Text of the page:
A Fullblood Wagyu is a genuine certified 100% Wagyu specimen that can be traced back to 100% Wagyu parents born and raised in Japan.  This lineage must be supported by DNA testing to confirm the provenance of the bloodline.  A Purebred is not pure Wagyu but does have at least 93.75% Wagyu genetics.

It is possible to crossbreed from a first generation joining of 50% Wagyu with 50% 'other' to 93.75% Wagyu in four generations - referred to as 'F1' -  up to 'F4', otherwise known as a 'Purebred' Wagyu.  The percentages of Wagyu genetics increase through each breeding, as shown below.


  • 1 – First Generation Crossbreed
    • 100% Fullblood Wagyu bull introduced to a different breed cow
    • Offspring have 50%+ Wagyu DNA


  • F2 – Second Generation Crossbreed
    • F1 cow introduced to 100% Fullblood Wagyu bull
    • Offspring have 75%+ Wagyu DNA


  • F3 – Third Generation Crossbreed
    • F2 cow introduced to 100% Fullblood Wagyu bull
    • Offspring have 87%+ Wagyu DNA


  • F4 'Purebred' – Fourth Generation Crossbreed
    • F3 cow introduced to 100% Fullblood Wagyu bull
    • Offspring are known as 'Purebred' as they have at least 93% Wagyu DNA


The majority of Australian herds consist of Crossbred and Purebred animals, rather than Fullblood Wagyu.  Crossbreeding takes advantage of both the strong DNA characteristics of the founding animals and brings the benefits of a hardier, higher yielding breed.  Most Australian Wagyu descend from the Japanese Black strain, exported from Japan for a limited period back in the 1970s and 1980s. 'Red' Wagyu (a slight misnomer – they are a rich brown color) are not that desirable in Australia but do hold a far larger proportion in America.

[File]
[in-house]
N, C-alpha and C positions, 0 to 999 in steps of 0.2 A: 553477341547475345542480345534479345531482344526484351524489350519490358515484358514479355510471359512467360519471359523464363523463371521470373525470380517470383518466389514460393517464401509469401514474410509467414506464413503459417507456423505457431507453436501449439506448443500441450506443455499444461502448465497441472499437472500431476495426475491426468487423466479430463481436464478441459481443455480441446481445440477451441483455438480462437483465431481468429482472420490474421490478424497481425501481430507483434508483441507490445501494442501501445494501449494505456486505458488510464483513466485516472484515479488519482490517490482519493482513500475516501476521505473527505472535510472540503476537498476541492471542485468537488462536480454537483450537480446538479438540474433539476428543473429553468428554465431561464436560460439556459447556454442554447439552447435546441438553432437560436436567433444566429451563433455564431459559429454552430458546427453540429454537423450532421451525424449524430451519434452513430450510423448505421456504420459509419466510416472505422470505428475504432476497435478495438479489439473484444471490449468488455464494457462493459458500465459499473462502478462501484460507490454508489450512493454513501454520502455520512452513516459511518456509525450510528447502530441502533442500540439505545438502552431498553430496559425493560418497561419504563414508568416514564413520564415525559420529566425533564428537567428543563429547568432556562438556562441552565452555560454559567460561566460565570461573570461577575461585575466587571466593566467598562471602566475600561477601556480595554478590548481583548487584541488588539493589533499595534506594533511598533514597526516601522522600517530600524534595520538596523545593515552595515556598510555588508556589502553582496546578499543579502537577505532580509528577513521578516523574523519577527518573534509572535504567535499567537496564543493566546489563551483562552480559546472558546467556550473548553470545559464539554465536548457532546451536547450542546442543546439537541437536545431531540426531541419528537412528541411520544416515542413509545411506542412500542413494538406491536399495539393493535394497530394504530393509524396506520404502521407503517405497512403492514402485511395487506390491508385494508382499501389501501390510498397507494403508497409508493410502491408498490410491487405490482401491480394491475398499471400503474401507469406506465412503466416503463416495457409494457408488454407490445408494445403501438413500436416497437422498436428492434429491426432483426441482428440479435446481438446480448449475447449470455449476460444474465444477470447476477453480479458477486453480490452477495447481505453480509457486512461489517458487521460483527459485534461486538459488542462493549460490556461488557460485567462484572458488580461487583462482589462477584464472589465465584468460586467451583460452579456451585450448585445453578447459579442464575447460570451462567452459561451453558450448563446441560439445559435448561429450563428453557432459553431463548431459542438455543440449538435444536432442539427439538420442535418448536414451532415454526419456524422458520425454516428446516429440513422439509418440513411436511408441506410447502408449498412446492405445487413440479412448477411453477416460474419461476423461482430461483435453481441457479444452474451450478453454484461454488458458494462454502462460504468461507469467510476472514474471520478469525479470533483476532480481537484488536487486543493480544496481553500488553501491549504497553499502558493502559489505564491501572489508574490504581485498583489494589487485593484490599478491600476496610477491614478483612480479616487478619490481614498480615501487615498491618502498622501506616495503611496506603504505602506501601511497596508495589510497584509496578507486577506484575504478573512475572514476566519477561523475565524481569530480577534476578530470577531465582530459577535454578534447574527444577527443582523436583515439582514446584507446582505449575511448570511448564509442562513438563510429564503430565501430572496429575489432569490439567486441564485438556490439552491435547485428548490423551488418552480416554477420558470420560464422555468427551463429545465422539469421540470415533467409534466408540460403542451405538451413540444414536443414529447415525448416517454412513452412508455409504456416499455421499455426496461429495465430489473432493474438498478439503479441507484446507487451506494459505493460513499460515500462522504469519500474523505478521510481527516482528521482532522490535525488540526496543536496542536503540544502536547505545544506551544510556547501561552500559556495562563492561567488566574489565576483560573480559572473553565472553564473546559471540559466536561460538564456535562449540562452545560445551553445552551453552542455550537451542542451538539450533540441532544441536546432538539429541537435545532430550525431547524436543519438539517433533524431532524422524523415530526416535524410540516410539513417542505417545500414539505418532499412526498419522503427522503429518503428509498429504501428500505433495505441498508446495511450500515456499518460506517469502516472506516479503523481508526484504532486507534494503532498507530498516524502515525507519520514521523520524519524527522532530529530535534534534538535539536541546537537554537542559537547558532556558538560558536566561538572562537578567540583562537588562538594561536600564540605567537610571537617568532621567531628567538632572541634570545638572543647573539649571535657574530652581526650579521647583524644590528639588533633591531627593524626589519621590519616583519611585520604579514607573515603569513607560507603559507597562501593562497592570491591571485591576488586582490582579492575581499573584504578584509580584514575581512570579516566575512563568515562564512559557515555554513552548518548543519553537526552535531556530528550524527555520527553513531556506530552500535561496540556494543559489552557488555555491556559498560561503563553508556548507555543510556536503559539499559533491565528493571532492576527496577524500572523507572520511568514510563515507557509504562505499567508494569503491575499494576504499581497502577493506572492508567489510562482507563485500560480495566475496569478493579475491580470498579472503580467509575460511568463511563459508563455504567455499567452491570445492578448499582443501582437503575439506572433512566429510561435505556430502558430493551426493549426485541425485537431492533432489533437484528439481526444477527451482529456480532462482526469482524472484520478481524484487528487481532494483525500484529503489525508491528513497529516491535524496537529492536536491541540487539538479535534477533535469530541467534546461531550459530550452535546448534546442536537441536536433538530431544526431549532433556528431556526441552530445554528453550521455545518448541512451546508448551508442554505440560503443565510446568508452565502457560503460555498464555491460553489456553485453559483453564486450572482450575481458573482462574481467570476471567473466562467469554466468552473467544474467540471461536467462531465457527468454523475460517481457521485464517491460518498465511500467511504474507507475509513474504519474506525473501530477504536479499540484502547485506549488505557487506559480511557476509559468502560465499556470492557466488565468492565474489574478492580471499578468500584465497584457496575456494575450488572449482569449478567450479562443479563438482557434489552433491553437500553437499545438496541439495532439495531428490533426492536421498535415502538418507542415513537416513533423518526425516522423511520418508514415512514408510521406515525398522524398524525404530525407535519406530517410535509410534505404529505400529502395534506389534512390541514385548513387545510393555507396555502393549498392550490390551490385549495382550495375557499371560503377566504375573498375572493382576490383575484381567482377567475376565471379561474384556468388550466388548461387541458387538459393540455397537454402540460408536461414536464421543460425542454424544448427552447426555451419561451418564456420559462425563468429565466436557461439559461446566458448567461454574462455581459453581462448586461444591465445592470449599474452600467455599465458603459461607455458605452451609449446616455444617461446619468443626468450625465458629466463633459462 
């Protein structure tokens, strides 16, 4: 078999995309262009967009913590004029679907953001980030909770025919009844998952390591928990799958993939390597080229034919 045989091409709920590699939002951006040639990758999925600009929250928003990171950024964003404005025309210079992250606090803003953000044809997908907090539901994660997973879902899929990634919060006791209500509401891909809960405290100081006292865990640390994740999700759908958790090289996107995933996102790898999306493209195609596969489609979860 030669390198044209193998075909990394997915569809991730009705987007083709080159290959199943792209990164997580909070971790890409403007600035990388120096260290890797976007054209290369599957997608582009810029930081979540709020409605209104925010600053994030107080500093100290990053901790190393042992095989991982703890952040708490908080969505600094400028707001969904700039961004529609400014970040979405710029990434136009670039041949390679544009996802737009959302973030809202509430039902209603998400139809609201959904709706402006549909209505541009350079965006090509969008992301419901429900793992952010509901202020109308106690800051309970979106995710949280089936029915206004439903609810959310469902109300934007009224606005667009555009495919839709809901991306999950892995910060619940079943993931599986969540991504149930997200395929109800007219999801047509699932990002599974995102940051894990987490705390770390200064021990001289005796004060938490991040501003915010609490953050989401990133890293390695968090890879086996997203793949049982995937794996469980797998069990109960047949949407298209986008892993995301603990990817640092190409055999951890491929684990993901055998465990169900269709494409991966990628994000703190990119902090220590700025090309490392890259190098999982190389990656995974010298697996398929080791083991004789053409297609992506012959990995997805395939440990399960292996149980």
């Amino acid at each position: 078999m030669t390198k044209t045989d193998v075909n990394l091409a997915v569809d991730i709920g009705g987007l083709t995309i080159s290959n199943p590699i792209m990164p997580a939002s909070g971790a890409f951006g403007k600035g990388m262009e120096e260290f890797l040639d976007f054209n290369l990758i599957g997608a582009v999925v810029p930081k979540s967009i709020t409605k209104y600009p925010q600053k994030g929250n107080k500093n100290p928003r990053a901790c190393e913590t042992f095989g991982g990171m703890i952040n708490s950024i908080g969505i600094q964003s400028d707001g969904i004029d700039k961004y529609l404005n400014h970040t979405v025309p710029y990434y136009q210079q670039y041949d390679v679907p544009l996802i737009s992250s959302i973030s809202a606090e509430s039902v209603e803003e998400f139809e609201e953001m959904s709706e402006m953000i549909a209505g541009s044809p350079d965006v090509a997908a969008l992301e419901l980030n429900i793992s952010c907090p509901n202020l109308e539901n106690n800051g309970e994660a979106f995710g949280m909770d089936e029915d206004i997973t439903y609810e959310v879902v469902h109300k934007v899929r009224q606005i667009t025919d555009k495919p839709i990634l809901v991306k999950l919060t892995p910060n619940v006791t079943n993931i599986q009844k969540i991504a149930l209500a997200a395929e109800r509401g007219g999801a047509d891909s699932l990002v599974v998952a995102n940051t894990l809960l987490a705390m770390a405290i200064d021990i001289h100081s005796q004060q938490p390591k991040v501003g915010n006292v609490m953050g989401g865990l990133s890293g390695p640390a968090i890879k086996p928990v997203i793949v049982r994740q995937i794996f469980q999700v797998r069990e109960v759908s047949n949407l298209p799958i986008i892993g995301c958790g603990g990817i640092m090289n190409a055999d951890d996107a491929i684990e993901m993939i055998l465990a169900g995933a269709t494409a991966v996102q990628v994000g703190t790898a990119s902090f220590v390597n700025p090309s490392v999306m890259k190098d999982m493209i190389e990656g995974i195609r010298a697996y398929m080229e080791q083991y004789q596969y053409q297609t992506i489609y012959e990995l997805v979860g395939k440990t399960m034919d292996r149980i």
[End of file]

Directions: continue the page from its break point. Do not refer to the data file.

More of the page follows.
Fullblood animals only make up a relatively small amount of the headcount in Australian Wagyu herds.  Around 100,000 Wagyu are joined annually in the country, with only approximately 18% of those thought to be Fullblood Wagu animals.  The rest are Purebred or Crossbred, meaning the Fullblood herd is far rarer, increasingly so with each crossbred generation.

In terms of grading, the Australian meat system differs from the Japanese system.  In Australia, two authorities grade Wagyu beef: Ausmeat and MSA (Meat Standards Australia).  Both associations grade Wagyu carcasses with a marble score (otherwise known as a 'BMS' – or 'beef marbling score').  Beef Marbling Scores range between 0 and 9, ranging up to 9+ for the finest and most exceptional quality. 

Grade sampling takes meat from between the 10th and 11th ribs of the carcass.  The sample is then assessed and graded by inspectors.  Higher Beef Marbling Scores range from Silver Label (BMS 6-7), Black Label (BMS 8-9), and Double Black Label (BMS9+).  Australian Wagyu beef typically scores around a six for crossbred animals, with higher scores around eight being more prevalent for Fulblood specimens.